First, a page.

The Golden Age


Joan London

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The Golden Age: 28. The Hunch Summary & Analysis

On a hunch, Meyer drives out to the beach after making a delivery nearby. He feels like he’s driving into a story that’s already been written and wants to know what will happen. True to his intuition, he sees Sister Penny’s car parked across the road from the ocean. She’s standing on the curb in a bathing suit, toweling off.
It’s important that Meyer meets Sister Penny by the sea. The ocean was the site of Meyer’s experience of profound isolation when he first arrived in Australia; but when Sister Penny described it to him later, he redefined it as a place of peaceful reflection.
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Meyer and Sister Penny smile at each other without saying anything. To Meyer, she looks like a “big, strong sports-playing girl” even though he notices the slight signs of aging in her wide feet and the veins in her legs. He can easily imagine sitting with her in a café on Lake Balaton, surrounded by his brothers and their girlfriends, everyone peaceful and sensual.
Here, Sister Penny emerges not as conventionally beautiful but wonderfully healthy and strong. Her physical attributes reflect her manifest capability and the tranquility she imbues in those around her, especially Meyer.
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Sister Penny informs Meyer that she’s moving to Darwin to accept a new position. Meanwhile, Elizabeth Ann is engaged to be married. Even though Sister Penny knows her daughter has always wanted to be part of a “big, respectable family,” she’s apprehensive because she suspects Elizabeth Ann is pregnant.
With Elizabeth Ann’s final absorption into the kind of family her mother never provided, it’s clear that Sister Penny’s life will be centered around her vocation rather than her daughter. While most of the novel’s mothers are completely oriented around their children, London signals through Sister Penny that this isn’t the only acceptable brand of motherhood.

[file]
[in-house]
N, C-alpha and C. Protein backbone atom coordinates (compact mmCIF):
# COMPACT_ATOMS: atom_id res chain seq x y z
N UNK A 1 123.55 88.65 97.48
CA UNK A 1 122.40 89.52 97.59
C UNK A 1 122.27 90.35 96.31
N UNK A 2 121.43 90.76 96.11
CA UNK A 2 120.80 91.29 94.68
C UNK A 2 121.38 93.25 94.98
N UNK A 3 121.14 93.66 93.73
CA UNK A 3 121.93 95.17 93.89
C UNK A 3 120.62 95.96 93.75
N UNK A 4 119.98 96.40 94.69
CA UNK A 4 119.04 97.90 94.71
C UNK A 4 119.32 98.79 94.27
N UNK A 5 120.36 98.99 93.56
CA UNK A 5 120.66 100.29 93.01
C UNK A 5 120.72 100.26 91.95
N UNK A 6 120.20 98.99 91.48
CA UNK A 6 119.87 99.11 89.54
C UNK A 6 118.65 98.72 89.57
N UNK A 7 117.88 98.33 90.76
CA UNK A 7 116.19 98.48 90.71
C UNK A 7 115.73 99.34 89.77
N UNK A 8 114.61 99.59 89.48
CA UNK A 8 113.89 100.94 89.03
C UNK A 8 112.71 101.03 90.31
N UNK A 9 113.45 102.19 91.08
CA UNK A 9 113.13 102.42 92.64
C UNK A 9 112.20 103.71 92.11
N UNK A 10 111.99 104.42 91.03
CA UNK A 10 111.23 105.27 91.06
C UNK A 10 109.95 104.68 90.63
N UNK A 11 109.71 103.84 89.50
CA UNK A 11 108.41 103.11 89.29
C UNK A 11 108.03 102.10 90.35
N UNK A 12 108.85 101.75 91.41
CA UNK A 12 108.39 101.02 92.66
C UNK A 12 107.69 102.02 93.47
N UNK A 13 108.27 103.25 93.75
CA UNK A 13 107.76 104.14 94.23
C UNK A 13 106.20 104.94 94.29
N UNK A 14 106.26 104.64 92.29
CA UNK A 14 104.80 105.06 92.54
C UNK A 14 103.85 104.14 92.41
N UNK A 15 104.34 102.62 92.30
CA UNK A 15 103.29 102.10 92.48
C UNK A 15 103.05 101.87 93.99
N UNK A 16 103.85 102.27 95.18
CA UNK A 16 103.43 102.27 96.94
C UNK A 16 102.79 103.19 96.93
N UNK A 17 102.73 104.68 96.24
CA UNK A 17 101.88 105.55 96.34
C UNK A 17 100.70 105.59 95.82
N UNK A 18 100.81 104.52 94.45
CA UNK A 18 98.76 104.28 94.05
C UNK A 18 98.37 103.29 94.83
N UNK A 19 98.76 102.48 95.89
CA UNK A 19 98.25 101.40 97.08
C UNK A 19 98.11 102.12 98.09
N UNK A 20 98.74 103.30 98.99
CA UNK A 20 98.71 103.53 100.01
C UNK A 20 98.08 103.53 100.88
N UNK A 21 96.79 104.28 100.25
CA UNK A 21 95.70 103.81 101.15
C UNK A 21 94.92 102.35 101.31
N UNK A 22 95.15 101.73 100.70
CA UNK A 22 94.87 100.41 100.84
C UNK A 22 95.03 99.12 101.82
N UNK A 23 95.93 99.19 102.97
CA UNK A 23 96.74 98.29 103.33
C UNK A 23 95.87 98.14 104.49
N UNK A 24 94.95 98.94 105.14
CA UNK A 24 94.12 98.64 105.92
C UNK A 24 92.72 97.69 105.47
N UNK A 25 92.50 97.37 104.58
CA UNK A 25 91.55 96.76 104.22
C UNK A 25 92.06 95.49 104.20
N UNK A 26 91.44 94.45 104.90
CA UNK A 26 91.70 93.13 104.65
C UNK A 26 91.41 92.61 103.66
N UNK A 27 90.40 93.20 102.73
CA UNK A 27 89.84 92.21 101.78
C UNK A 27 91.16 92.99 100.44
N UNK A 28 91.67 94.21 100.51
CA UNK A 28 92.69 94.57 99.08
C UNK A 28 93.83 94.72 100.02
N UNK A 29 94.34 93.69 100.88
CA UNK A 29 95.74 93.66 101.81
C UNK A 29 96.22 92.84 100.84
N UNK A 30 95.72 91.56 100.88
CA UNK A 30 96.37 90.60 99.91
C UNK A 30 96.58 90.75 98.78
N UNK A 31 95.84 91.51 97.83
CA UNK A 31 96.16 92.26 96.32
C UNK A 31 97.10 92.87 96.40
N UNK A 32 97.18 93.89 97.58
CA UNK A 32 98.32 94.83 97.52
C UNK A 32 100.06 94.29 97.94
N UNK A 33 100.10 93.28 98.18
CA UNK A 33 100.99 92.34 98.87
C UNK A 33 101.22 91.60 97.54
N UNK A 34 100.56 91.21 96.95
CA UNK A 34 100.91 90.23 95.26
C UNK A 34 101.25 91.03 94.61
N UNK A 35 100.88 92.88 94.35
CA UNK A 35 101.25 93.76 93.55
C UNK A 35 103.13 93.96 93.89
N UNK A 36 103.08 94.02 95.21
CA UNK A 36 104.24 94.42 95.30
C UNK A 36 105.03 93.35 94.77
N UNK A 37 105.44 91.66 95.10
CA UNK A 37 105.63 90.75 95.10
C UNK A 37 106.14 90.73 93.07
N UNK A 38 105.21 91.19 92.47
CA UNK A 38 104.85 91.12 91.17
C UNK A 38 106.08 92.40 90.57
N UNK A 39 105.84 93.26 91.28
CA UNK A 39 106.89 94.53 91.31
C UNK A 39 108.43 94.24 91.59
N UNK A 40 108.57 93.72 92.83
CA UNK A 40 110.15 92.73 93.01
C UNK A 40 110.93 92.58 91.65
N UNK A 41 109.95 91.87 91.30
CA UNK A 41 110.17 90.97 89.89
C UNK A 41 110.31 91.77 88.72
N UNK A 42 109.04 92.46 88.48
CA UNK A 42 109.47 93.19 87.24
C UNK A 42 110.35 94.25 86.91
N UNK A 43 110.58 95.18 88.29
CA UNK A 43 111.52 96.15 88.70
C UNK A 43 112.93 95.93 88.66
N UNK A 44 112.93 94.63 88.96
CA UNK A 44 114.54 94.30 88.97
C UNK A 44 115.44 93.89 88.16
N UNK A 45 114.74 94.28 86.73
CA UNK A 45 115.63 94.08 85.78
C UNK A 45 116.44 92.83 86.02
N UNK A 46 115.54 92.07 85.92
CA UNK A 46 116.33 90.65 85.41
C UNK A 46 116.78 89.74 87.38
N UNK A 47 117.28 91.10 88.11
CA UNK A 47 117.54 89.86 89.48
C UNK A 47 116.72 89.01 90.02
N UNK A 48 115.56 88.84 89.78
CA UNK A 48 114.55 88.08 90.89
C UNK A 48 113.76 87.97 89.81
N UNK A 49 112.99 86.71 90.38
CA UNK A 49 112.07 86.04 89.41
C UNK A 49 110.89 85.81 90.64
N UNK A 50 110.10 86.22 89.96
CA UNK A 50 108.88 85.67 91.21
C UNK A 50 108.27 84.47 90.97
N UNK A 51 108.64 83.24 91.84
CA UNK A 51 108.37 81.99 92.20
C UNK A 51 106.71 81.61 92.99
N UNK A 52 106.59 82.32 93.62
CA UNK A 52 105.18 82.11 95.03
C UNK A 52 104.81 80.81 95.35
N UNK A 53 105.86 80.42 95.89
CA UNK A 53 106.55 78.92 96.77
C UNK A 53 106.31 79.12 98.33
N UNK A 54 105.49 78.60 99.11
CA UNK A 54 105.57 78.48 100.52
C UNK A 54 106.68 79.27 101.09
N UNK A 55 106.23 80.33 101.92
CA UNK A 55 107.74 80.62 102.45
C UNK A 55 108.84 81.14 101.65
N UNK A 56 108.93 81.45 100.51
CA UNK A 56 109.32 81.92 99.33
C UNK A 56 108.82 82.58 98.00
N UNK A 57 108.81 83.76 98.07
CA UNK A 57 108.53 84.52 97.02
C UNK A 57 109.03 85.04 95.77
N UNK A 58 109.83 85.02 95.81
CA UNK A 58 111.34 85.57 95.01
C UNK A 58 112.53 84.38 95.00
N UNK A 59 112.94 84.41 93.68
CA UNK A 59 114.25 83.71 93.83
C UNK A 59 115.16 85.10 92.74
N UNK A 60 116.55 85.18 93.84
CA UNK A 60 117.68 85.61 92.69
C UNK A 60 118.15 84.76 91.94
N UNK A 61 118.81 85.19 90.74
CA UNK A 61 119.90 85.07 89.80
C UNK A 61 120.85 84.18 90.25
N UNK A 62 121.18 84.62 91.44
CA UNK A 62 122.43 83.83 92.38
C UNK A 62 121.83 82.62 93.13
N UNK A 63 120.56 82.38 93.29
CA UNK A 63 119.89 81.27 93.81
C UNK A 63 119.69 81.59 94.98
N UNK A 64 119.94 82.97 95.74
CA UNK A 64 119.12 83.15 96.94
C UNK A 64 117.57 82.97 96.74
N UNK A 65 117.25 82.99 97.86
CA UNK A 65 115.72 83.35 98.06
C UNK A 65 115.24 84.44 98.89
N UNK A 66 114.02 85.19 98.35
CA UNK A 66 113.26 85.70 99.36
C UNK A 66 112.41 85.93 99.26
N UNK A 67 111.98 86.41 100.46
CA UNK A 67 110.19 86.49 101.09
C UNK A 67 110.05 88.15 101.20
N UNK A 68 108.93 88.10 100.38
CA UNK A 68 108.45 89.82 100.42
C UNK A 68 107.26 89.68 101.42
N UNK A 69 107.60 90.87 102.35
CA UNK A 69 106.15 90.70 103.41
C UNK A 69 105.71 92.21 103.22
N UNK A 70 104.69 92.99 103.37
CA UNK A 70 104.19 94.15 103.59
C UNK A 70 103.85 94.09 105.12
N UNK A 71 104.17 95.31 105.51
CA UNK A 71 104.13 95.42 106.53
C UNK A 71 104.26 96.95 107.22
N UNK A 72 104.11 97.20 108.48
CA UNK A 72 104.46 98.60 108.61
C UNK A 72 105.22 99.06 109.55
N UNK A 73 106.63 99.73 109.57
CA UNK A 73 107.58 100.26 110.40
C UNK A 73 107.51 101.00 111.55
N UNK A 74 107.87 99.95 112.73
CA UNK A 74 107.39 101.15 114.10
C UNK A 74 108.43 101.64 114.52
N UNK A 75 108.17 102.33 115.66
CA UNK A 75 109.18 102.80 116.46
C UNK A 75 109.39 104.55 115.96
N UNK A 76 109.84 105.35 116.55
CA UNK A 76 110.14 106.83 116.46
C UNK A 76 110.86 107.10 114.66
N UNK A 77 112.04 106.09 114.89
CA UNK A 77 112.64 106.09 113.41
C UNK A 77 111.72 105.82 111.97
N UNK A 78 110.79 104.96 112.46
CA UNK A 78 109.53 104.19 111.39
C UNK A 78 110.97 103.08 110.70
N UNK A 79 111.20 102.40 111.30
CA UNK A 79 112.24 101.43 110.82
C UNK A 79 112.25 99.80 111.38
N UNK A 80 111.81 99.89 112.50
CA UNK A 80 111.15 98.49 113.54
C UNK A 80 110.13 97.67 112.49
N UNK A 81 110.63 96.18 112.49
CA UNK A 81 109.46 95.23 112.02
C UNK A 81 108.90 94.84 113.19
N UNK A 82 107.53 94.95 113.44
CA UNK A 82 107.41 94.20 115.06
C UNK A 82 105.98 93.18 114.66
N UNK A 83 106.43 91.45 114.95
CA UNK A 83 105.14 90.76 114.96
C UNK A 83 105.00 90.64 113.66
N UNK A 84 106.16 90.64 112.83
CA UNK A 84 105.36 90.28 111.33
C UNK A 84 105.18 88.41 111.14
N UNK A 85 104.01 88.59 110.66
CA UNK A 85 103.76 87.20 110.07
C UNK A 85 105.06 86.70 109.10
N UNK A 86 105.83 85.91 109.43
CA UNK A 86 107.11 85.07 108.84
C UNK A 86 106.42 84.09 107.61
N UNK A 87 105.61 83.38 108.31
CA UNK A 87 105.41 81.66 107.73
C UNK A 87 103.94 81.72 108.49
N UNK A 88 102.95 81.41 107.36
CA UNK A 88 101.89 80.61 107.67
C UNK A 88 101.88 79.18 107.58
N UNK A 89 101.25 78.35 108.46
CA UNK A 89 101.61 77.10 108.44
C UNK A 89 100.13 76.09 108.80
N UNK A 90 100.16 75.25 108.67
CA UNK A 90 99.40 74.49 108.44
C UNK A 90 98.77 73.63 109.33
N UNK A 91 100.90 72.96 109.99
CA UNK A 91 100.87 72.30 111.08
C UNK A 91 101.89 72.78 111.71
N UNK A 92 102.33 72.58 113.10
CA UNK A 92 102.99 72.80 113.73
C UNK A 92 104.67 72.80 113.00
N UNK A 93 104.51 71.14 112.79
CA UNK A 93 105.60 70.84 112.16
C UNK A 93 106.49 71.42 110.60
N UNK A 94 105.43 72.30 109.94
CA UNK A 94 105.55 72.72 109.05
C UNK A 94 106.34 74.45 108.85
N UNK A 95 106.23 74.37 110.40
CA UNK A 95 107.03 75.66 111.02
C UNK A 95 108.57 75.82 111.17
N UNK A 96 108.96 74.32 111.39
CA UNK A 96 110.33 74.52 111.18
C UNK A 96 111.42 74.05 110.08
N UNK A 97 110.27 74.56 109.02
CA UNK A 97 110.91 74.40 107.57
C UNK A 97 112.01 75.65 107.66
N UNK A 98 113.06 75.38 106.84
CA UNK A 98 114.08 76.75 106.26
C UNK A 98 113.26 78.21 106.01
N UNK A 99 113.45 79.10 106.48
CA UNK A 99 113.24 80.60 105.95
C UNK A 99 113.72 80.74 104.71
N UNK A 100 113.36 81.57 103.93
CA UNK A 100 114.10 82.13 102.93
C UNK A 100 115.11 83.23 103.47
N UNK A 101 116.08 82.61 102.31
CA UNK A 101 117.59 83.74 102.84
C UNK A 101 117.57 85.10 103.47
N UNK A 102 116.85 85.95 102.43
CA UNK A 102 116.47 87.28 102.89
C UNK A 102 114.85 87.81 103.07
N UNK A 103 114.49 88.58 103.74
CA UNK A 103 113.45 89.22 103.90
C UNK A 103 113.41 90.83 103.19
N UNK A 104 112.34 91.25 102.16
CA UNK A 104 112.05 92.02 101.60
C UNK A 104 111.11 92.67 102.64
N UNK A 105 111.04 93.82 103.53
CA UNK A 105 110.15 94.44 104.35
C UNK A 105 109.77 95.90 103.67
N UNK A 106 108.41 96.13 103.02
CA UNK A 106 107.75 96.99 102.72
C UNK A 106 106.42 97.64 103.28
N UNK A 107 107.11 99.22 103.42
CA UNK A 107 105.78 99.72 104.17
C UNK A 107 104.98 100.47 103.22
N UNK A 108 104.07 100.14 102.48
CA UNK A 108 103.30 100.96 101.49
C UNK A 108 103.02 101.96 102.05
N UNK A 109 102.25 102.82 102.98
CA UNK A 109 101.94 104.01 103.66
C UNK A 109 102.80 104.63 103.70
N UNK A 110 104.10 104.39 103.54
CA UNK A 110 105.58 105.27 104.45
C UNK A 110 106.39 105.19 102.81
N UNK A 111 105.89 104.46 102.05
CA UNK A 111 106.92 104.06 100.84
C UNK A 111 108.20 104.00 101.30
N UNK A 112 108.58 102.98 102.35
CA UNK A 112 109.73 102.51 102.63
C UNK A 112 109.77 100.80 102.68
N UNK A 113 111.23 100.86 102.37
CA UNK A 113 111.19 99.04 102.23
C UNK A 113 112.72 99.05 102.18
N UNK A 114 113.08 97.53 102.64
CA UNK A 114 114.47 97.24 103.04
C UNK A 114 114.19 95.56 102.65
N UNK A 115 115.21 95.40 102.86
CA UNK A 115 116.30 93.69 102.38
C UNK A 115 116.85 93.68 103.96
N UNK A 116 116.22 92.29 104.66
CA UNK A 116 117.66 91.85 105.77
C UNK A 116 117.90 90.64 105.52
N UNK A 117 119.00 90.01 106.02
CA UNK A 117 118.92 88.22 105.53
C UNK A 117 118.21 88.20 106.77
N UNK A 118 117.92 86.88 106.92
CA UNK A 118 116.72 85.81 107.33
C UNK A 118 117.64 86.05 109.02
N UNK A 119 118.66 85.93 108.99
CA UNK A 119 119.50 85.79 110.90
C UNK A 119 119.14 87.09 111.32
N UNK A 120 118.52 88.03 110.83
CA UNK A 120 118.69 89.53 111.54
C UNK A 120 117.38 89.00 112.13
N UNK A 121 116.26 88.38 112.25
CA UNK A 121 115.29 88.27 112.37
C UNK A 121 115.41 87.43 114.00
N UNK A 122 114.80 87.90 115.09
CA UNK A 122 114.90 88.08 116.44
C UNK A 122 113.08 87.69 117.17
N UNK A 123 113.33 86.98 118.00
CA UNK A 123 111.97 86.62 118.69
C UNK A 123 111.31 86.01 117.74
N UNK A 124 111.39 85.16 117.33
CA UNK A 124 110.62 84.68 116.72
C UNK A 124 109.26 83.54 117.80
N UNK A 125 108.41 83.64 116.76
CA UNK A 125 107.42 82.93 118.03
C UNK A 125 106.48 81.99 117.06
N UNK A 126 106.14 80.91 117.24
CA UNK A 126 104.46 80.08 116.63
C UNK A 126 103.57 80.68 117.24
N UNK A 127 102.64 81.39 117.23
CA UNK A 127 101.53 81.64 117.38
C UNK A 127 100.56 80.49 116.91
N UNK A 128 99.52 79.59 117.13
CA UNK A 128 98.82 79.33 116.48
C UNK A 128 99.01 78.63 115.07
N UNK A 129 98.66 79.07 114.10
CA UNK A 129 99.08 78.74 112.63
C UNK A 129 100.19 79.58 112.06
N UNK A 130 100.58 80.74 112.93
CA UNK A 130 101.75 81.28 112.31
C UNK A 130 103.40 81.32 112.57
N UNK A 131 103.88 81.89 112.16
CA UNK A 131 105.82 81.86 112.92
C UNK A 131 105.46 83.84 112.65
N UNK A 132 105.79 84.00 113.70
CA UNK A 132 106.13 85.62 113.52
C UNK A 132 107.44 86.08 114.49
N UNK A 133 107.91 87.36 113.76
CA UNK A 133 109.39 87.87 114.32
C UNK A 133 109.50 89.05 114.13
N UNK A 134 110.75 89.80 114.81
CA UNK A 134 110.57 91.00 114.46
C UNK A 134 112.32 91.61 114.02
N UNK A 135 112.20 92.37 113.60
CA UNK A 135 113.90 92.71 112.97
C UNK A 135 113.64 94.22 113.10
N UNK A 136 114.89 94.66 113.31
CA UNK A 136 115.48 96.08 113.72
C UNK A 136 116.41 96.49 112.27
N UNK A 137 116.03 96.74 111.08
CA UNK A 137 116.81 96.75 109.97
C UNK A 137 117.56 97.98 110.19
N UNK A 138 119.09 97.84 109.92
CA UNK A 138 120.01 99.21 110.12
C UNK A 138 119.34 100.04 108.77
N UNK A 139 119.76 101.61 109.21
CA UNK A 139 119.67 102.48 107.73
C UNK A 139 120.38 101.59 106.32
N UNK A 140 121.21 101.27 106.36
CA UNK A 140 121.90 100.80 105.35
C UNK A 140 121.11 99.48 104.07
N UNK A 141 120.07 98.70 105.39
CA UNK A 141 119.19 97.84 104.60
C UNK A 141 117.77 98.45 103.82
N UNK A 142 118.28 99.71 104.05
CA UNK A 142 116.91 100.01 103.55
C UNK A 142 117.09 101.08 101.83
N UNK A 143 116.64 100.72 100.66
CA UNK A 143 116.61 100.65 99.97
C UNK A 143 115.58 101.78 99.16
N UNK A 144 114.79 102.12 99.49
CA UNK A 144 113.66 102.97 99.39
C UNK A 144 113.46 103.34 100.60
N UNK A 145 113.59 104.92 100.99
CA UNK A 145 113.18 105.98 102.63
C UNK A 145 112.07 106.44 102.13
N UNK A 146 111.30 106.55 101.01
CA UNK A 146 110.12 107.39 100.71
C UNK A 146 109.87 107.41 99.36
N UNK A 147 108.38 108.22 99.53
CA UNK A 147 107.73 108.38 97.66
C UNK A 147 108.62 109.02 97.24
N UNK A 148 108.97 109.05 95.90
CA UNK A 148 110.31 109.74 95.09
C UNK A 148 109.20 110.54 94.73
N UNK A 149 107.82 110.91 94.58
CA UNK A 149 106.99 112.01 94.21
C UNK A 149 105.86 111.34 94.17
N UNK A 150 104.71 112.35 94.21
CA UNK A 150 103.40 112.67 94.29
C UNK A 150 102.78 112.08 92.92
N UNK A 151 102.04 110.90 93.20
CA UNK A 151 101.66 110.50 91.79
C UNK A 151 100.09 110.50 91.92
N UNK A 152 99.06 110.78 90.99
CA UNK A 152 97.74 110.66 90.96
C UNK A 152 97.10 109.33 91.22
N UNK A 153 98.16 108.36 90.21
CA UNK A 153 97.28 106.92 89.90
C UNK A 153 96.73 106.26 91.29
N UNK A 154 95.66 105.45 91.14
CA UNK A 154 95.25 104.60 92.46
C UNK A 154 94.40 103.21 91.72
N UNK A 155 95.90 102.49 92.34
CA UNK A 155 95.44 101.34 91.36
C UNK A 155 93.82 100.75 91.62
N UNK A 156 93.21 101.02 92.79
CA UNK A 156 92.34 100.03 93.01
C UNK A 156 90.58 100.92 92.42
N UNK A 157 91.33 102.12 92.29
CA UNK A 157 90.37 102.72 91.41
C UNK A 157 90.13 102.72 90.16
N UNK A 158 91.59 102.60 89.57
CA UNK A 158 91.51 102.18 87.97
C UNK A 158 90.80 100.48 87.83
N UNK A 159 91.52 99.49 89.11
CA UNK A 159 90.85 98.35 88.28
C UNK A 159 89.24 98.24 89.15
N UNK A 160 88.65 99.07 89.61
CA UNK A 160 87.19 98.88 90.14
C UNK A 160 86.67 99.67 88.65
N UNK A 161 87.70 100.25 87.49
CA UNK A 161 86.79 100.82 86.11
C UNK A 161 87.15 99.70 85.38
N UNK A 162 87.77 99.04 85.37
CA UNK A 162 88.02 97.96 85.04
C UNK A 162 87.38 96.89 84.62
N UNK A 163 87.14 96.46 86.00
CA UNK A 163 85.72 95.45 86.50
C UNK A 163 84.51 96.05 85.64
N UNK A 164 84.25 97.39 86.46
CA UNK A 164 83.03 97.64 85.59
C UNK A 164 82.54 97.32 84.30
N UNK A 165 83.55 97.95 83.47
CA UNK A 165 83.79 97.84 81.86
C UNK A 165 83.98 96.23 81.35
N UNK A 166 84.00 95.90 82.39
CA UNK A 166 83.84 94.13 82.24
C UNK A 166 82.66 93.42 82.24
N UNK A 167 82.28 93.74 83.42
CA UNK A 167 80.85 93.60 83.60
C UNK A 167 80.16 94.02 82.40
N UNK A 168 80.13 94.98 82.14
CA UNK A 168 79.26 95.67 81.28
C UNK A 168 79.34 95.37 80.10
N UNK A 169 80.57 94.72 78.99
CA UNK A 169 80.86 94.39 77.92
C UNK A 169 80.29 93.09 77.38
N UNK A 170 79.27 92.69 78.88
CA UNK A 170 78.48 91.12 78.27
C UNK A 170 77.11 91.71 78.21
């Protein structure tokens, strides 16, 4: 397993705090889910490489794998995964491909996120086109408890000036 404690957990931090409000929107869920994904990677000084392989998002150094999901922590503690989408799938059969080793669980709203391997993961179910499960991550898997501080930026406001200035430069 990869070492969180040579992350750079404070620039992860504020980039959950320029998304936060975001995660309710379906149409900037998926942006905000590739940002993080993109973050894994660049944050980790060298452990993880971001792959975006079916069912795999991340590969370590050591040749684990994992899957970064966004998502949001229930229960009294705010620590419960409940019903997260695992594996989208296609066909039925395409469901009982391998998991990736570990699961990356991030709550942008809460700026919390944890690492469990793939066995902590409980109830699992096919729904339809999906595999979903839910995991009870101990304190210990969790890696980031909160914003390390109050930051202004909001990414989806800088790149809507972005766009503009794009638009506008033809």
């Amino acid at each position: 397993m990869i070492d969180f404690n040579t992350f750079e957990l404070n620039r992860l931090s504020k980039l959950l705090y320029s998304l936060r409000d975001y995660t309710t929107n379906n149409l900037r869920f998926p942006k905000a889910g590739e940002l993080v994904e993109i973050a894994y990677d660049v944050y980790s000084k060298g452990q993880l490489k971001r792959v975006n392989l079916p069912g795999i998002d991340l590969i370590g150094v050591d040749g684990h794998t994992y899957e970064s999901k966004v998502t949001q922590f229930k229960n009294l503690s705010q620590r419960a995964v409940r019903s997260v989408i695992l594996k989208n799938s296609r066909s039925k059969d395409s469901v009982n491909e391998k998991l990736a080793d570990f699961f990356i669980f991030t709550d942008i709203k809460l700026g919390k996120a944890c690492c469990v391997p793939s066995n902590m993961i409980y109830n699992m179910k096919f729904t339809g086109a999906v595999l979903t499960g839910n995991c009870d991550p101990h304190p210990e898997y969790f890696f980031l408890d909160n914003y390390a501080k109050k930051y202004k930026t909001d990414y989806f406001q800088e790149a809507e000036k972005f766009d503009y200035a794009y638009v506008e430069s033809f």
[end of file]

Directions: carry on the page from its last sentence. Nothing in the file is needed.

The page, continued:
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Meyer says that he’s worried about Frank, who is too quiet and seems to have lost some of his confidence. Sister Penny attributes this to his longing for Elsa, saying they shouldn’t be kept apart.
Their disregard for the conventional morality that demanded the children’s separation highlights Meyer and Sister Penny’s remove from society and further draws them together.
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Meyer knows that they will soon part and probably never see each other again. He wants to tell Sister Penny how much she’s meant to him. He says that she has taught him “how to live here.”
For Meyer, this episode is the culmination of a long effort to come to terms with his new society. While he’s not at home in Australia yet, but Sister Penny, a woman with whom he has much in common, is. To Meyer, this is an indicator that one day he will be as well.
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Meyer and Sister Penny get into their respective cars and drive away. Sister Penny feels light and relieved in a way she hasn’t since the confrontation with the hospital governors. She feels that Meyer, with his instinctive understanding of her, is “a little magical.”
Just as Meyer feels heartened, Sister Penny feels a renewed confidence in her work, which was threatened by her repeated interactions with the governors. While both characters maintain a certain distance and certainly never confess their mutual attraction, each gives the other courage to move into the next phase of their lives.
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